A woman from South Gloucestershire has revealed her "isolation and despair" after being forced to live on the equivalent of just over one pound a day as a result of serious debt.
It comes as a new has report found one in five people in Bristol are struggling to stay on top of their finances, with the majority of the region's support charities now facing closure.
Sarah says she had to live on £15 a fortnight after her bills were paid.
She kept going on Cup-a-Soups: for breakfast, lunch and dinner.
Sarah was getting Jobseeker's Allowance at the time but says her personal circumstances made life tough.
My partner died five years ago. So all the bills that he was getting, they were all passed on to me. So that was really distressing because I had to try and find the money from wherever to try and pay for that.
Sarah took out a personal loan and went deep into her overdraft. She struggled to get the companies sending the bills to understand her situation. But then things got even worse.
A year later my mum passed away. So I had the added trauma of going down to sort her flat out, sort her funeral out.
All the while, Sarah's debt was mounting up and up, leaving her feeling "isolated".
In the end Sarah got help from the Southern Brooks charity in Patchway.
Staff say more and more people are coming to them with debt and the mental health problems that go with it.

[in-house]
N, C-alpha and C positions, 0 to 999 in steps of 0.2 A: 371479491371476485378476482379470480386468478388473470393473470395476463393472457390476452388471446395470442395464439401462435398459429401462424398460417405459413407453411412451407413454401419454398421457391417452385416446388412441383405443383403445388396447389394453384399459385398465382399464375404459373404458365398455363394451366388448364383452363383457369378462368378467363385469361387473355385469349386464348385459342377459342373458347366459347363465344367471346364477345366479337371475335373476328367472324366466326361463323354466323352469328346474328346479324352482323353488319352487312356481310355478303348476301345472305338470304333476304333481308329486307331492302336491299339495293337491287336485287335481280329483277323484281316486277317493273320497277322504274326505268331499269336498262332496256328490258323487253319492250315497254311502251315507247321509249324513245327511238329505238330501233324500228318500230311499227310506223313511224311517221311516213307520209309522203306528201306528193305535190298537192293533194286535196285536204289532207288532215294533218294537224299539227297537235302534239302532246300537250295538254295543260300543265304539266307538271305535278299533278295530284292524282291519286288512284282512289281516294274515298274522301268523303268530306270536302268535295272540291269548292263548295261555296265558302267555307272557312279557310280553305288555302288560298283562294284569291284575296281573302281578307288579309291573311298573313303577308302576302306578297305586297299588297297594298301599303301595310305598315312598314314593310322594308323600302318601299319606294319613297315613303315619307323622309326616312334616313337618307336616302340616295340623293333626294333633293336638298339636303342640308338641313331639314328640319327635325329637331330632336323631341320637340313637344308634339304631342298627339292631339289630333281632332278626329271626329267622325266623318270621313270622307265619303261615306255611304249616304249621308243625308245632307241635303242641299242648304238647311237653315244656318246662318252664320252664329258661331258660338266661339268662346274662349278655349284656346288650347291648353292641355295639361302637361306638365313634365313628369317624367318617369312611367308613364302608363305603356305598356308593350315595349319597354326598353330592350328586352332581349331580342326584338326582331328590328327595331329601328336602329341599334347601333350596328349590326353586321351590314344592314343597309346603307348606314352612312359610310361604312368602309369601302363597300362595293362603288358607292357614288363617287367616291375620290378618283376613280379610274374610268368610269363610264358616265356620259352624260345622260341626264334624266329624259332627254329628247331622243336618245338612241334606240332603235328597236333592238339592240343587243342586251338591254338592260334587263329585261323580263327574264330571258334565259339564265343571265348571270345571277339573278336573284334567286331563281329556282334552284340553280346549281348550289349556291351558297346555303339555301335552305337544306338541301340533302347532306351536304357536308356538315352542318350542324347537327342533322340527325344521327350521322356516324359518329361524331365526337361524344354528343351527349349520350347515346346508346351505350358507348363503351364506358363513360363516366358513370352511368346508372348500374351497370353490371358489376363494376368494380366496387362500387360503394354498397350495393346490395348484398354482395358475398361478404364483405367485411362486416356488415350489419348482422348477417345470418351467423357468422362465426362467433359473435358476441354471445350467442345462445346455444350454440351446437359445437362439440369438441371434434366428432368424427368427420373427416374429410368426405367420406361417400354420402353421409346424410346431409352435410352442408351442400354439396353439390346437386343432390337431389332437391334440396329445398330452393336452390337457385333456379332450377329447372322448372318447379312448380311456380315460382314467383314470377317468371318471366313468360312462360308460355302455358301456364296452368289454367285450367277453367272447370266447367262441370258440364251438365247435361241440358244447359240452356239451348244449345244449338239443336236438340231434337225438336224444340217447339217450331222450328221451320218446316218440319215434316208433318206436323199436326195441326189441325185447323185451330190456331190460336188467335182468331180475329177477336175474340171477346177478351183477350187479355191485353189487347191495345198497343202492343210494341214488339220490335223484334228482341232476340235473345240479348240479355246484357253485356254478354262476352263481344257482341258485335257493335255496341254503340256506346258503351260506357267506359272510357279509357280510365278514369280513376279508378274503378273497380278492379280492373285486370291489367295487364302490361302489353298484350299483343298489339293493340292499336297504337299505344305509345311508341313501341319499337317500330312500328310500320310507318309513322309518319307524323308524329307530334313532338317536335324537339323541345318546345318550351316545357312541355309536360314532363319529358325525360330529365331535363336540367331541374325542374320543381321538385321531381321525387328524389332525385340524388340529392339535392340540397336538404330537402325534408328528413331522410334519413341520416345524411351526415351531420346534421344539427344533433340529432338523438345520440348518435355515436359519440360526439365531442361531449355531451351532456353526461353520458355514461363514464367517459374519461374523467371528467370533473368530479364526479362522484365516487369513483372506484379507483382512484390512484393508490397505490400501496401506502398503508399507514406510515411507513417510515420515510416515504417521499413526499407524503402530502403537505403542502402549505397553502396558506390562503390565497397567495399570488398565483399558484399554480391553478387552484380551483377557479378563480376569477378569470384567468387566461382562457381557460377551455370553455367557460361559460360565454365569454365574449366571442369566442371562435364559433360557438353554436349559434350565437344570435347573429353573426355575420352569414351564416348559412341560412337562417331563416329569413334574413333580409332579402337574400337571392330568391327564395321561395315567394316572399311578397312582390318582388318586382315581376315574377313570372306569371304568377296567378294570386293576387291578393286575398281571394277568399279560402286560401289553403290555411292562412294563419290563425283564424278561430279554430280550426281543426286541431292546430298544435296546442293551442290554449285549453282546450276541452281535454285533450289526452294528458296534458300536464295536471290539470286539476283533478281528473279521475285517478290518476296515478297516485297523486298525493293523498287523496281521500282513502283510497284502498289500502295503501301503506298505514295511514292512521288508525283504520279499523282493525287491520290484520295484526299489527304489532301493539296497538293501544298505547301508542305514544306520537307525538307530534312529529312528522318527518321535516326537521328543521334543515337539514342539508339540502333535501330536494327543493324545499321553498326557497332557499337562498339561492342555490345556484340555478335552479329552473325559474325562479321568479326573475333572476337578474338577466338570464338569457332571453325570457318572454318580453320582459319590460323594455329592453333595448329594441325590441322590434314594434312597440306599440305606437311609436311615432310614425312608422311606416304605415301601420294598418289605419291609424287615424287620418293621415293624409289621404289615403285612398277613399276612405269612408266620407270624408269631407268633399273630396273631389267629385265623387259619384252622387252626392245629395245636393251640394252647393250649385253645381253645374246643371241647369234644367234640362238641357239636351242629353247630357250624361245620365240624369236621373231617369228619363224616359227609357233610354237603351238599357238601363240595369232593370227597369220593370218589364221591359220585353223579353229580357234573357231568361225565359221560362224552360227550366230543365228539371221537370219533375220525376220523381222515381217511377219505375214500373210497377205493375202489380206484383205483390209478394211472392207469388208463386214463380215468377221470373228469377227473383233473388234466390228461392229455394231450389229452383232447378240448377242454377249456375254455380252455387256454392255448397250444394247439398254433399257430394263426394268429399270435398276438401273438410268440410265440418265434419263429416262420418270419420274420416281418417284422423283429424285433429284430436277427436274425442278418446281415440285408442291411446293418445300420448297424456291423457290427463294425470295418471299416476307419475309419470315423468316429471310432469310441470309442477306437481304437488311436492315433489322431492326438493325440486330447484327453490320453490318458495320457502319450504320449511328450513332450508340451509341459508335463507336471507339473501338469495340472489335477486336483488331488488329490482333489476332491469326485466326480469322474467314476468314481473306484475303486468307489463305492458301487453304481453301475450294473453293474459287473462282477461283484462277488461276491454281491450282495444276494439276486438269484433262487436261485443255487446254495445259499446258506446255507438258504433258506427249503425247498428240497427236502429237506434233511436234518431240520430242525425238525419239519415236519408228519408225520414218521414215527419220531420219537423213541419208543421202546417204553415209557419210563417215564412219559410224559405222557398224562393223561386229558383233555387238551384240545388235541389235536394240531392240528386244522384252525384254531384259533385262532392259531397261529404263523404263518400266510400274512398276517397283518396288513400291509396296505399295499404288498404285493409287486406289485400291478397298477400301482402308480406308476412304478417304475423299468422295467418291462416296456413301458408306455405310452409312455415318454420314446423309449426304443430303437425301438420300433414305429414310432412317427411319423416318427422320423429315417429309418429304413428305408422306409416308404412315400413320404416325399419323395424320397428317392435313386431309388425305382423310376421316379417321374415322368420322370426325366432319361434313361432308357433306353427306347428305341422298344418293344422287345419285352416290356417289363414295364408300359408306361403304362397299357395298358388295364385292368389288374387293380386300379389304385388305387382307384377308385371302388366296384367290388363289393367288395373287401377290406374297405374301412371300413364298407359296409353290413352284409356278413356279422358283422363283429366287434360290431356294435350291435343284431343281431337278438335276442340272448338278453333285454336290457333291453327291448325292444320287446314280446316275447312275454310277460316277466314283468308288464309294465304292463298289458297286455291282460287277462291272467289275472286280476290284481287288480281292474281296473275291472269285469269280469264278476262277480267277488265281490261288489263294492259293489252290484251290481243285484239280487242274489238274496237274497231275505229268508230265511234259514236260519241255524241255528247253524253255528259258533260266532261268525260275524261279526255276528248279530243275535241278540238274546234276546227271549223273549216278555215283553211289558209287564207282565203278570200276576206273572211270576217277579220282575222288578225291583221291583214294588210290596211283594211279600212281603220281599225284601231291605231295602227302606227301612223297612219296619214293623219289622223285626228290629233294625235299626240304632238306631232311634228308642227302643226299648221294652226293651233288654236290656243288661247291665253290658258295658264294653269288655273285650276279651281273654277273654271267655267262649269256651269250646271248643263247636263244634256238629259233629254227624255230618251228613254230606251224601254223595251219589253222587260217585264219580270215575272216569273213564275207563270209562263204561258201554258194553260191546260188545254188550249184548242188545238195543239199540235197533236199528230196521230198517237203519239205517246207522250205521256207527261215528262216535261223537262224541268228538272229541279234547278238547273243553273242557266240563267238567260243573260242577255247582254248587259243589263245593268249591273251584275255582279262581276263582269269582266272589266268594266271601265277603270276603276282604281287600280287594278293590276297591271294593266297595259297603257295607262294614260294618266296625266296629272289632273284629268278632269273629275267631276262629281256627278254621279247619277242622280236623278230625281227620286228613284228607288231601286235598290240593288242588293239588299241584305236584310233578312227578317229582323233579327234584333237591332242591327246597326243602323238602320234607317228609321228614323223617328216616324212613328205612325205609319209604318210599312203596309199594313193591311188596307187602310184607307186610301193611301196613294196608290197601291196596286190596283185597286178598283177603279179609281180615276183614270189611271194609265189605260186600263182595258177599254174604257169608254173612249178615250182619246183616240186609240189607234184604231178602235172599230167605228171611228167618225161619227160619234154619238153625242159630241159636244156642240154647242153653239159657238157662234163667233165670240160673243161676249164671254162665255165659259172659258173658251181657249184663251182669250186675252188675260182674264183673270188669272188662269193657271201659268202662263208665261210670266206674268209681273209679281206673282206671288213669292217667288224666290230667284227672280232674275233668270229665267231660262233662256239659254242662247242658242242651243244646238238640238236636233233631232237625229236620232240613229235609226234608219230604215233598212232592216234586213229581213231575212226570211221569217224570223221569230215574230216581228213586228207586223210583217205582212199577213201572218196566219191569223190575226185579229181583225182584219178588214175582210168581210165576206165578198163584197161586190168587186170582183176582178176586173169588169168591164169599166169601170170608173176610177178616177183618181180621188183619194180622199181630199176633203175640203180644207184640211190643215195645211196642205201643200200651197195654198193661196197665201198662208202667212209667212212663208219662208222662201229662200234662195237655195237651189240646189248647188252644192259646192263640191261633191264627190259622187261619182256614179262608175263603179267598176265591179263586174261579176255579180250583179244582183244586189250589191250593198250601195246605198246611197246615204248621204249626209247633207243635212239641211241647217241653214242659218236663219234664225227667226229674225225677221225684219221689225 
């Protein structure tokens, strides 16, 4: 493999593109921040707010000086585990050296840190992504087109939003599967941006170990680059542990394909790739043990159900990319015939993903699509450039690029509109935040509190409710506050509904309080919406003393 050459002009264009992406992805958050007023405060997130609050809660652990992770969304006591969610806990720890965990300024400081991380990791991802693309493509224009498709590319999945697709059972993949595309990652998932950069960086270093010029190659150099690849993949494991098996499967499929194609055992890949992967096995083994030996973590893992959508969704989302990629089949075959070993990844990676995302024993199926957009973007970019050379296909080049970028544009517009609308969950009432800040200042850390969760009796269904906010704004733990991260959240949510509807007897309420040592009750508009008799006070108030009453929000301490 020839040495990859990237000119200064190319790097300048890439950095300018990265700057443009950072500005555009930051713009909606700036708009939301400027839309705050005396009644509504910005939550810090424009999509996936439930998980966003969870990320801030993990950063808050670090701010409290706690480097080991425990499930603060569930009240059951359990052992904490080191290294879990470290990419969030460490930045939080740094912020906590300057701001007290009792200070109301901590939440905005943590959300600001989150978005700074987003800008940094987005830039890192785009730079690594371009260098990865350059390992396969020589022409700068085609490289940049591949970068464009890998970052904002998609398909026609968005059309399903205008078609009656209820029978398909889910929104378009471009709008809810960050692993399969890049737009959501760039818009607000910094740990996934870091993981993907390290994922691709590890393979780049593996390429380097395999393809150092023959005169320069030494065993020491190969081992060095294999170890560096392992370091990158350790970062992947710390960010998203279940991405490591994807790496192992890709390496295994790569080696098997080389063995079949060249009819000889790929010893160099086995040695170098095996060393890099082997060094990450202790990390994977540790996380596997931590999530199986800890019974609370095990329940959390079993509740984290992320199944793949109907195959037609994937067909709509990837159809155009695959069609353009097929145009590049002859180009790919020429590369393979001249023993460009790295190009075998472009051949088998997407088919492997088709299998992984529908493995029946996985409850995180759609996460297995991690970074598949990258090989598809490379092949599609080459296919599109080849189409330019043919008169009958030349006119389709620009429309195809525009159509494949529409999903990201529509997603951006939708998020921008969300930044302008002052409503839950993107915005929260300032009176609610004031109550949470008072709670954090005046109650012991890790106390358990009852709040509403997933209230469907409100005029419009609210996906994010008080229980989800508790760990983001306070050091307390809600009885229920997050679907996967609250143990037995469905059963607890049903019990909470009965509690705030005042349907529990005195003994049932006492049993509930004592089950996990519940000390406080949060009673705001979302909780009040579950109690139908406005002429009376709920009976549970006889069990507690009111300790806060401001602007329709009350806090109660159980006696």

We're seeing a kind of 'circle of stress' around people getting into debt. Which that they can't meet the basic needs of their families, and they're struggling to hold down jobs because of this stress, which then has a knock-on effect.
A new report has found that 17.2% of people in Bristol are in too much debt and that people with money worries are more likely to report depression and suicidal feelings.
of people in Bristol are in too much debt (Quartet Community Foundation)
But Southern Brooks has had its council funding cut, just as more people are coming to it for help.
All over the region, similar charities are facing similar struggles.
In its report the Quartet Community Foundation has found that fewer than half the West's community support charities are confident they can survive the next 5 years.
Quartet, which already gives a million pounds a year of donated money to community groups like Southern Brooks says the public should fill the funding gap.
There is some money in the state sector, but we know it's been reducing. We know for example there isn't enough money in the mental health sector for all the acute beds for example that might be needed. So our message is that philanthropy, just ordinary people doing their bit, makes a massive difference.